behavior of full ZFS volume - Solaris

This is a discussion on behavior of full ZFS volume - Solaris ; I had a ZFS volume get full and found that I couldn't delete files! When I attempted to do so, I got: rm: not removed: No space left on device I was able to regain control by destroying a snapshot, ...

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  1. behavior of full ZFS volume

    I had a ZFS volume get full and found that I couldn't delete files!
    When I attempted to do so, I got:
    rm: not removed: No space left on device

    I was able to regain control by destroying a snapshot, but I'd like to know
    a better method for future use.

  2. Re: behavior of full ZFS volume

    AZ Nomad wrote:
    > I had a ZFS volume get full and found that I couldn't delete files!
    > When I attempted to do so, I got:
    > rm: not removed: No space left on device
    >
    > I was able to regain control by destroying a snapshot, but I'd like to know
    > a better method for future use.


    did you try to cat /dev/null over a file?

    S

  3. Re: behavior of full ZFS volume

    On Wed, 20 Aug 2008 16:31:29 +0100, Steve P wrote:
    >AZ Nomad wrote:
    >> I had a ZFS volume get full and found that I couldn't delete files!
    >> When I attempted to do so, I got:
    >> rm: not removed: No space left on device
    >>
    >> I was able to regain control by destroying a snapshot, but I'd like to know
    >> a better method for future use.


    >did you try to cat /dev/null over a file?


    nope, but I'll try that if it ever gets full again.

  4. Re: behavior of full ZFS volume

    On 20 Aug 2008 23:07:17 GMT, Andrew Gabriel wrote:
    >In article ,
    > AZ Nomad writes:
    >> I had a ZFS volume get full and found that I couldn't delete files!
    >> When I attempted to do so, I got:
    >> rm: not removed: No space left on device
    >>
    >> I was able to regain control by destroying a snapshot, but I'd like to know
    >> a better method for future use.


    >Well, that is the reason. The file (and parent directory) exist in
    >the snapshot, and are likely sharing same blocks with the current
    >ones. In order to delete the file, ZFS will have to make a new copy
    >of the parent directory block with the file missing (copy on write).
    >This needs a new block and there isn't one. Since the file is in a
    >snapshot, then deleting it would not have freed up any space from it
    >anyway, so deleting the file was actually just going to consume more
    >disk space. Hence, you don't have enough space to delete the file!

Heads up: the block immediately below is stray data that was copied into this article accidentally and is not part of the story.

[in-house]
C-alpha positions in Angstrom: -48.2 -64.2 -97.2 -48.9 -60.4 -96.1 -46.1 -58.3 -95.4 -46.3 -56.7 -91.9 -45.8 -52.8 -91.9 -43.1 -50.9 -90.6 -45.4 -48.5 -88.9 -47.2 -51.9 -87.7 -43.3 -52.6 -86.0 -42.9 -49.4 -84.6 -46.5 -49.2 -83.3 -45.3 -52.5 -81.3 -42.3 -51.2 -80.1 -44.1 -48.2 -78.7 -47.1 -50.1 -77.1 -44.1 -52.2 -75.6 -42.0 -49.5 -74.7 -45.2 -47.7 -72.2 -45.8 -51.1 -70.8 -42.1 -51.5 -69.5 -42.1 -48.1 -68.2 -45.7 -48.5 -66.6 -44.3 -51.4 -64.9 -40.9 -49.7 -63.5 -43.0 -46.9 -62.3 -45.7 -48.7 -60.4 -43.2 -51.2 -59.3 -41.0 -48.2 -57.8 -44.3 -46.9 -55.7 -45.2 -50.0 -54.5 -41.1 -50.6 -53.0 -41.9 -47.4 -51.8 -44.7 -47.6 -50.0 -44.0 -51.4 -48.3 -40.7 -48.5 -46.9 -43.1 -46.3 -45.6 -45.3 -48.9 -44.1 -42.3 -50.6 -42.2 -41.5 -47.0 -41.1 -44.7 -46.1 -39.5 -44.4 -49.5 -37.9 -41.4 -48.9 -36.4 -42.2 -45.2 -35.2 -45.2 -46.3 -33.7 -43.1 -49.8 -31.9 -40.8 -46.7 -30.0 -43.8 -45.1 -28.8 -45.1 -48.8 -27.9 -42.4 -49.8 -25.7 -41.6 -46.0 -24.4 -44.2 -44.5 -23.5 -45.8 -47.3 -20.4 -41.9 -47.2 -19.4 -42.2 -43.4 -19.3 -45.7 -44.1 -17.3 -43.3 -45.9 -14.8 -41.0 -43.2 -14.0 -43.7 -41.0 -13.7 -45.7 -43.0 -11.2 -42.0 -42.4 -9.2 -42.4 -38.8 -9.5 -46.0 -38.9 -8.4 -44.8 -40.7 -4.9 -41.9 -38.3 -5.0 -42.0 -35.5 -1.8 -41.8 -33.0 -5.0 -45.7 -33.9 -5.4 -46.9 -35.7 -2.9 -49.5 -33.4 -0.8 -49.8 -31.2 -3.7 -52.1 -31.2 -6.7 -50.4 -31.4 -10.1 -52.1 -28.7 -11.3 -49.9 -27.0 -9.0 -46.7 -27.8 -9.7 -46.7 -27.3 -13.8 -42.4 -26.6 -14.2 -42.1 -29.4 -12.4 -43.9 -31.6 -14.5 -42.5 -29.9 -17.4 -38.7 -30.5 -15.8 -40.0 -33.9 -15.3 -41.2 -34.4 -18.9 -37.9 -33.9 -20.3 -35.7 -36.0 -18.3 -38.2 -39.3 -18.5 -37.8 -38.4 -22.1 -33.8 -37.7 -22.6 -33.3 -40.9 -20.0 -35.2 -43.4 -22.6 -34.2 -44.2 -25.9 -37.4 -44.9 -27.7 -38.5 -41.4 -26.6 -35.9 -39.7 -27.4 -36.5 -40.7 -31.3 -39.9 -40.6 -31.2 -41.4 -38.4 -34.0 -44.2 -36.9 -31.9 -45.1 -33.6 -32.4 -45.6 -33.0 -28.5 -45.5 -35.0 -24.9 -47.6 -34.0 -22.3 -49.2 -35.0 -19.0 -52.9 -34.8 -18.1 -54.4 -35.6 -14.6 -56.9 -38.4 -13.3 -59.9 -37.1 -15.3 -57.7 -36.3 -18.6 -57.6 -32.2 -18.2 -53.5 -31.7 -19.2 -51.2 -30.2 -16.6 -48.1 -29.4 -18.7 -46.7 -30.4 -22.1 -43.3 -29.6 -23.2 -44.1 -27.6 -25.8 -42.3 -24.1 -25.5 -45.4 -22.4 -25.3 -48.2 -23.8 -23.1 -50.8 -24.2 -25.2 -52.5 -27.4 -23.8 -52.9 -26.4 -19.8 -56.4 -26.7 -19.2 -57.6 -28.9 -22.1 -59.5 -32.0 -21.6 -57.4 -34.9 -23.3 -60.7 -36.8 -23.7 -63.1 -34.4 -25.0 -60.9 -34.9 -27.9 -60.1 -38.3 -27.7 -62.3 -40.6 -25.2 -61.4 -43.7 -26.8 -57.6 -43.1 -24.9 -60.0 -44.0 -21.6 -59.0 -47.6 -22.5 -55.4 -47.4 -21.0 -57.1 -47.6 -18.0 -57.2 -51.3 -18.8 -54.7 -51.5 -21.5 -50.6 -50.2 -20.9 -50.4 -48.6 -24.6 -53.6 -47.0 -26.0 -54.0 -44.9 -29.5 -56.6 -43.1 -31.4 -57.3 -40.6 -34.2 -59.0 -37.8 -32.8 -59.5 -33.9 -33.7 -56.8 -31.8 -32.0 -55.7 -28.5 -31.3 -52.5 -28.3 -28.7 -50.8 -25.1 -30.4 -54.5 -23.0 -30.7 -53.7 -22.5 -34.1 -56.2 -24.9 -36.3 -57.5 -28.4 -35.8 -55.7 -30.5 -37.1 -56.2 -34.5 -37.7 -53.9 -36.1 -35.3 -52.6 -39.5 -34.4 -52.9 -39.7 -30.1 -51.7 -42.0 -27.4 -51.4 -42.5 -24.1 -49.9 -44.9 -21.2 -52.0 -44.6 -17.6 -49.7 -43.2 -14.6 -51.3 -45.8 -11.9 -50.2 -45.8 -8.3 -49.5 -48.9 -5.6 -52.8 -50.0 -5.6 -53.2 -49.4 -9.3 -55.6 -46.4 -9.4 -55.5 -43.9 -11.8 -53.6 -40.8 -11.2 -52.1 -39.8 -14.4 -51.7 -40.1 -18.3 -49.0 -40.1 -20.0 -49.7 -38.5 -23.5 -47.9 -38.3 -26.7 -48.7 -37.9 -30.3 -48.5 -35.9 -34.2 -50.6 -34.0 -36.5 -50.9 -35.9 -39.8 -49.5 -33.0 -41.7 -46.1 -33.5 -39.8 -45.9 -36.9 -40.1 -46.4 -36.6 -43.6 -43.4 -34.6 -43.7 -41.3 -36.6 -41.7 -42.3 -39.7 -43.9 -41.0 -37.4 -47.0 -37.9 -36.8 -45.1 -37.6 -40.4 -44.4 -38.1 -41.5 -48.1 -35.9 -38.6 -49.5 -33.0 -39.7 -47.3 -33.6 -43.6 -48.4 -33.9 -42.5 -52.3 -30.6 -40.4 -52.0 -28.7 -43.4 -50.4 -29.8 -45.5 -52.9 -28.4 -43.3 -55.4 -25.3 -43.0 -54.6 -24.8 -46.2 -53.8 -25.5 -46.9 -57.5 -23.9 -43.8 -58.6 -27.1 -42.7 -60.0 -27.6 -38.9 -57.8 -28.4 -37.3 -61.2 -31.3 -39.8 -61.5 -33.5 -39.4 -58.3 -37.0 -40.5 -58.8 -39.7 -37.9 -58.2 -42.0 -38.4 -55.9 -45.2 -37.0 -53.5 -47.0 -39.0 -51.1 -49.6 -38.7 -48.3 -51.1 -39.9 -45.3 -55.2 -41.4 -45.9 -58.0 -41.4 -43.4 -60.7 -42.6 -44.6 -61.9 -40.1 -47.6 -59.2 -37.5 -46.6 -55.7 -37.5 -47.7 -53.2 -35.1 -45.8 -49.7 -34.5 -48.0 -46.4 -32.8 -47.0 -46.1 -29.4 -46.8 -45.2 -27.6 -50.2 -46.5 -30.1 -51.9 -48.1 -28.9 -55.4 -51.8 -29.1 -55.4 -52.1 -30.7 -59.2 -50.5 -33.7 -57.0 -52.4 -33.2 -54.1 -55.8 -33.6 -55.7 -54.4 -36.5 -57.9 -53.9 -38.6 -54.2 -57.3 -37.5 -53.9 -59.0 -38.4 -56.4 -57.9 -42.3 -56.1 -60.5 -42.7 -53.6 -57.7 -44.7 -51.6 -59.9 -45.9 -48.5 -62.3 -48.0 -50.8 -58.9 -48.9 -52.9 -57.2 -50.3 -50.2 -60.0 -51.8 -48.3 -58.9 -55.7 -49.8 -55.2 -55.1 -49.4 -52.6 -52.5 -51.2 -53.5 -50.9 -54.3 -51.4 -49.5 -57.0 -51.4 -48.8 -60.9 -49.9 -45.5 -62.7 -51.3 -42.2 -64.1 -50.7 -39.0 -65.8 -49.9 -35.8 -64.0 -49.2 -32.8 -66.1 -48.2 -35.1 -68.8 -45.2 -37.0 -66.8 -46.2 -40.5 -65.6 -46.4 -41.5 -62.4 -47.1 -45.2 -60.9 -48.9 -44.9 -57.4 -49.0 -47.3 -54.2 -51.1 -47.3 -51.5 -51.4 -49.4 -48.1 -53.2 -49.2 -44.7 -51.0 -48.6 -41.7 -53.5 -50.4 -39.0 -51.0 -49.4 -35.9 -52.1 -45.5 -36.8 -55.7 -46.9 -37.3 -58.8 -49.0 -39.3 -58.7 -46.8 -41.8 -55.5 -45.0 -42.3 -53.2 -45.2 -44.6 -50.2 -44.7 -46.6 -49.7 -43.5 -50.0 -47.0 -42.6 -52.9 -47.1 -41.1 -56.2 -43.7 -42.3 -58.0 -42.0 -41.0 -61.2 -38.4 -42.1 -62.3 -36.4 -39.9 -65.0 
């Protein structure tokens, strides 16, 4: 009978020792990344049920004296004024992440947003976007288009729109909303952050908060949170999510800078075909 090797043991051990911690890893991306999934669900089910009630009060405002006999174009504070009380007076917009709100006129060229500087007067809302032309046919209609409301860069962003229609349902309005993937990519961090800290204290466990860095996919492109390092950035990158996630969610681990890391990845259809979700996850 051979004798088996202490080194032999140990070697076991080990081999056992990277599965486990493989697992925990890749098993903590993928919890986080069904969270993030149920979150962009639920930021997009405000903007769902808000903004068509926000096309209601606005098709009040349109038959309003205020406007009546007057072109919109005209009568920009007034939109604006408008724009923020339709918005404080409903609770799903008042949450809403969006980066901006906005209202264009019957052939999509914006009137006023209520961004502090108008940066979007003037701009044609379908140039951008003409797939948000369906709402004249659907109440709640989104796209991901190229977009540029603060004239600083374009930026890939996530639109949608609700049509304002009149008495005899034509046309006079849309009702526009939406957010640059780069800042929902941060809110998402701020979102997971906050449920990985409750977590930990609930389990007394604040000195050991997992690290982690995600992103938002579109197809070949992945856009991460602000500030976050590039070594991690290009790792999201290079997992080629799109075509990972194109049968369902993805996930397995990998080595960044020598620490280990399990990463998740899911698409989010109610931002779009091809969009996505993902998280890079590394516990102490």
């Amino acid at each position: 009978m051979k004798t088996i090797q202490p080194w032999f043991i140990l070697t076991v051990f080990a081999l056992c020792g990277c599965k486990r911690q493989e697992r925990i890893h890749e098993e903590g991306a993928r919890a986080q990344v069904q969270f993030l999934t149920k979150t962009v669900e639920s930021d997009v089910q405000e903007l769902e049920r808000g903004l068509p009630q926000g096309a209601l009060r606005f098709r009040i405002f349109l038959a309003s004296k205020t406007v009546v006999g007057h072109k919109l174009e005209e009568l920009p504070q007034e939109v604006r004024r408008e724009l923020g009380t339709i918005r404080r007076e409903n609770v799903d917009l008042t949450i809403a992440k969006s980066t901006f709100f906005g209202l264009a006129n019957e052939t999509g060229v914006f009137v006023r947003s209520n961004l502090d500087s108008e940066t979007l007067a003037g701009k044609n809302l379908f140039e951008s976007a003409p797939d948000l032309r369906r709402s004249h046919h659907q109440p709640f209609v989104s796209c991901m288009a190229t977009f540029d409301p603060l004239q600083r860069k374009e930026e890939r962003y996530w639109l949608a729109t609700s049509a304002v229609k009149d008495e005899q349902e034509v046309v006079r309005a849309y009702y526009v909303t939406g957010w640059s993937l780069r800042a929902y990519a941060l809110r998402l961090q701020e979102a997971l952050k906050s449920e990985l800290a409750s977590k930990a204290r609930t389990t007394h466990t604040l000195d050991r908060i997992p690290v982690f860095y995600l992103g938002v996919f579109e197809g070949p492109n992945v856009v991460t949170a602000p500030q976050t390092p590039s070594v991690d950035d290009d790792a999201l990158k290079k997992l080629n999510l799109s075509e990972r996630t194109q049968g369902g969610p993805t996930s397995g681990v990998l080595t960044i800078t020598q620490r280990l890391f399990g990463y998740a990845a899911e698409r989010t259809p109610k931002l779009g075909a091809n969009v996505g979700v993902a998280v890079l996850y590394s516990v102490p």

WTF didn't ZFS leave a little room for the super-user to fix things?


  5. Re: behavior of full ZFS volume

    On 21 Aug 2008 08:45:29 GMT, Andrew Gabriel wrote:
    >How would leaving any room have helped?

    Are you a complete idiot?
    A little room would have permitted me to perform rm's. I don't like having
    to ****can a snapshot in order to regain control of the volume.


    >You can do this by applying a quota to the filesystem and raising it,
    >if you want to.

    I guess I'd have to if ZFS ignores the concept of leaving a percent for the su.

  6. Re: behavior of full ZFS volume

    AZ Nomad wrote:
    > On 21 Aug 2008 08:45:29 GMT, Andrew Gabriel wrote:
    >> How would leaving any room have helped?

    > Are you a complete idiot?
    > A little room would have permitted me to perform rm's. I don't like having
    > to ****can a snapshot in order to regain control of the volume.
    >
    >
    >> You can do this by applying a quota to the filesystem and raising it,
    >> if you want to.

    > I guess I'd have to if ZFS ignores the concept of leaving a percent for the su.


    Wouldn't that percentage have to be 50, given that a user can create one
    BIG file of the size of the FS?


    /Thommy M.
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  7. Re: behavior of full ZFS volume

    On Thu, 21 Aug 2008 12:16:19 GMT, Thommy M. Malmström wrote:
    >AZ Nomad wrote:
    >> On 21 Aug 2008 08:45:29 GMT, Andrew Gabriel wrote:
    >>> How would leaving any room have helped?

    >> Are you a complete idiot?
    >> A little room would have permitted me to perform rm's. I don't like having
    >> to ****can a snapshot in order to regain control of the volume.
    >>
    >>
    >>> You can do this by applying a quota to the filesystem and raising it,
    >>> if you want to.

    >> I guess I'd have to if ZFS ignores the concept of leaving a percent for the su.


    >Wouldn't that percentage have to be 50, given that a user can create one
    >BIG file of the size of the FS?


    In real life, no.

  8. Re: behavior of full ZFS volume

    On Aug 21, 1:47*pm, AZ Nomad wrote:
    > On 21 Aug 2008 08:45:29 GMT, Andrew Gabriel wrote:>How would leaving any room have helped?
    >
    > Are you a complete idiot?
    > A little room would have permitted me to perform rm's. *I don't like having
    > to ****can a snapshot in order to regain control of the volume.


    Keep in mind that the space reservation was done because UFS performs
    very badly when the filesystem is nearly full, and not for a wannabe
    pro admin like you who can't manage his storage

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